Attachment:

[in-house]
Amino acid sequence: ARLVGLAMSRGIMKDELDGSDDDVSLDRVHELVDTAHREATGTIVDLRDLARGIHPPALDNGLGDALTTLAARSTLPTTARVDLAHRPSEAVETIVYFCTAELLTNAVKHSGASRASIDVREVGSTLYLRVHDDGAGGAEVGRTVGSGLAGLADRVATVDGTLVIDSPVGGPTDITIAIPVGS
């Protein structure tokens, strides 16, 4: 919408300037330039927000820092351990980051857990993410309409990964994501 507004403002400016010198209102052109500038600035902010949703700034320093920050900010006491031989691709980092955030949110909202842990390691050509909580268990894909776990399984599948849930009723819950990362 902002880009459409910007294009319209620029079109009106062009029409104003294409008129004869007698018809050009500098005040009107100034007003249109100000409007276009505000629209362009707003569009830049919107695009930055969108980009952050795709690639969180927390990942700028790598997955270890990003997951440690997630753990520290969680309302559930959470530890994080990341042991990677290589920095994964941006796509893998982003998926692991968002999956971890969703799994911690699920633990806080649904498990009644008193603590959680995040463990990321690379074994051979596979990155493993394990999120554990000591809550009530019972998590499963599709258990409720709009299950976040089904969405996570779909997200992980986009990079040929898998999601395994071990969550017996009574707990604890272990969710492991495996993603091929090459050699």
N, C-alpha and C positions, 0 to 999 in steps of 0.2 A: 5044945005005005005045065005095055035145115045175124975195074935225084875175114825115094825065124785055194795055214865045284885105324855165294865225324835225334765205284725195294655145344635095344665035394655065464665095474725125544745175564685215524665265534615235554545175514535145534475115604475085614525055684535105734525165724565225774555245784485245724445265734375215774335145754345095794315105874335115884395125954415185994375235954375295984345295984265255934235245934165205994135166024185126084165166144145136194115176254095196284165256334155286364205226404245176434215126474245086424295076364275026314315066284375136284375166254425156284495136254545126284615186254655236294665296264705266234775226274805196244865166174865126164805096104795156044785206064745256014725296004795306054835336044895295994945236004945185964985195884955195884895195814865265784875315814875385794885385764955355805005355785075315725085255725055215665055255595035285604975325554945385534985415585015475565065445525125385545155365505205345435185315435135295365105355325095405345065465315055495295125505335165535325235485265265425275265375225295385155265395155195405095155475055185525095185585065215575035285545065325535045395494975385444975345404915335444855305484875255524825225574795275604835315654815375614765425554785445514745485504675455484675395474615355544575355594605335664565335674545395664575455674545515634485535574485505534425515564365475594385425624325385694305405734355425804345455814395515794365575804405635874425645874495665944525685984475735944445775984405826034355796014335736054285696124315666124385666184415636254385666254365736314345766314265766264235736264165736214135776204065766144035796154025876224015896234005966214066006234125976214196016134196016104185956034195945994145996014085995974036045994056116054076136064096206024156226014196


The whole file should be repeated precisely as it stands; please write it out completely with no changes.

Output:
[in-house]
Amino acid sequence: ARLVGLAMSRGIMKDELDGSDDDVSLDRVHELVDTAHREATGTIVDLRDLARGIHPPALDNGLGDALTTLAARSTLPTTARVDLAHRPSEAVETIVYFCTAELLTNAVKHSGASRASIDVREVGSTLYLRVHDDGAGGAEVGRTVGSGLAGLADRVATVDGTLVIDSPVGGPTDITIAIPVGS
């Protein structure tokens, strides 16, 4: 919408300037330039927000820092351990980051857990993410309409990964994501 507004403002400016010198209102052109500038600035902010949703700034320093920050900010006491031989691709980092955030949110909202842990390691050509909580268990894909776990399984599948849930009723819950990362 902002880009459409910007294009319209620029079109009106062009029409104003294409008129004869007698018809050009500098005040009107100034007003249109100000409007276009505000629209362009707003569009830049919107695009930055969108980009952050795709690639969180927390990942700028790598997955270890990003997951440690997630753990520290969680309302559930959470530890994080990341042991990677290589920095994964941006796509893998982003998926692991968002999956971890969703799994911690699920633990806080649904498990009644008193603590959680995040463990990321690379074994051979596979990155493993394990999120554990000591809550009530019972998590499963599709258990409720709009299950976040089904969405996570779909997200992980986009990079040929898998999601395994071990969550017996009574707990604890272990969710492991495996993603091929090459050699």
N, C-alpha and C positions, 0 to 999 in steps of 0.2 A: 5044945005005005005045065005095055035145115045175124975195074935225084875175114825115094825065124785055194795055214865045284885105324855165294865225324835225334765205284725195294655145344635095344665035394655065464665095474725125544745175564685215524665265534615235554545175514535145534475115604475085614525055684535105734525165724565225774555245784485245724445265734375215774335145754345095794315105874335115884395125954415185994375235954375295984345295984265255934235245934165205994135166024185126084165166144145136194115176254095196284165256334155286364205226404245176434215126474245086424295076364275026314315066284375136284375166254425156284495136254545126284615186254655236294665296264705266234775226274805196244865166174865126164805096104795156044785206064745256014725296004795306054835336044895295994945236004945185964985195884955195884895195814865265784875315814875385794885385764955355805005355785075315725085255725055215665055255595035285604975325554945385534985415585015475565065445525125385545155365505205345435185315435135295365105355325095405345065465315055495295125505335165535325235485265265425275265375225295385155265395155195405095155475055185525095185585065215575035285545065325535045395494975385444975345404915335444855305484875255524825225574795275604835315654815375614765425554785445514745485504675455484675395474615355544575355594605335664565335674545395664575455674545515634485535574485505534425515564365475594385425624325385694305405734355425804345455814395515794365575804405635874425645874495665944525685984475735944445775984405826034355796014335736054285696124315666124385666184415636254385666254365736314345766314265766264235736264165736214135776204065766144035796154025876224015896234005966214066006234125976214196016134196016104185956034195945994145996014085995974036045994056116054076136064096206024156226014196